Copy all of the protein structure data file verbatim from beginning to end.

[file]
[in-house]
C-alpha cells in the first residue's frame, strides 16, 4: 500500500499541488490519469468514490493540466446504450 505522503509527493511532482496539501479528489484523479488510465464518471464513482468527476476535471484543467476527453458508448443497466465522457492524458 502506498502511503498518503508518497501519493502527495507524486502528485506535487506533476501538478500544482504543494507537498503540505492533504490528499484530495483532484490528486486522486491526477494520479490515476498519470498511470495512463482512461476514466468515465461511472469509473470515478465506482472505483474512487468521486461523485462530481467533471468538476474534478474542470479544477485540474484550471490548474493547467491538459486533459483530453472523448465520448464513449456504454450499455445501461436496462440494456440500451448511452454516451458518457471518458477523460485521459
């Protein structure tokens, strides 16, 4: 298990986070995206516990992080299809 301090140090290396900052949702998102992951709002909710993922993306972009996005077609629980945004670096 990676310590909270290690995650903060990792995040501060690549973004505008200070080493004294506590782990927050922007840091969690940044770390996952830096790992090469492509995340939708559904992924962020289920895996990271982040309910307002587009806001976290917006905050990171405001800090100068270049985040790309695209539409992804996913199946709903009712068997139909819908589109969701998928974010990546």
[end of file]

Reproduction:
[in-house]
C-alpha cells in the first residue's frame, strides 16, 4: 500500500499541488490519469468514490493540466446504450 505522503509527493511532482496539501479528489484523479488510465464518471464513482468527476476535471484543467476527453458508448443497466465522457492524458 502506498502511503498518503508518497501519493502527495507524486502528485506535487506533476501538478500544482504543494507537498503540505492533504490528499484530495483532484490528486486522486491526477494520479490515476498519470498511470495512463482512461476514466468515465461511472469509473470515478465506482472505483474512487468521486461523485462530481467533471468538476474534478474542470479544477485540474484550471490548474493547467491538459486533459483530453472523448465520448464513449456504454450499455445501461436496462440494456440500451448511452454516451458518457471518458477523460485521459
């Protein structure tokens, strides 16, 4: 298990986070995206516990992080299809 301090140090290396900052949702998102992951709002909710993922993306972009996005077609629980945004670096 990676310590909270290690995650903060990792995040501060690549973004505008200070080493004294506590782990927050922007840091969690940044770390996952830096790992090469492509995340939708559904992924962020289920895996990271982040309910307002587009806001976290917006905050990171405001800090100068270049985040790309695209539409992804996913199946709903009712068997139909819908589109969701998928974010990546």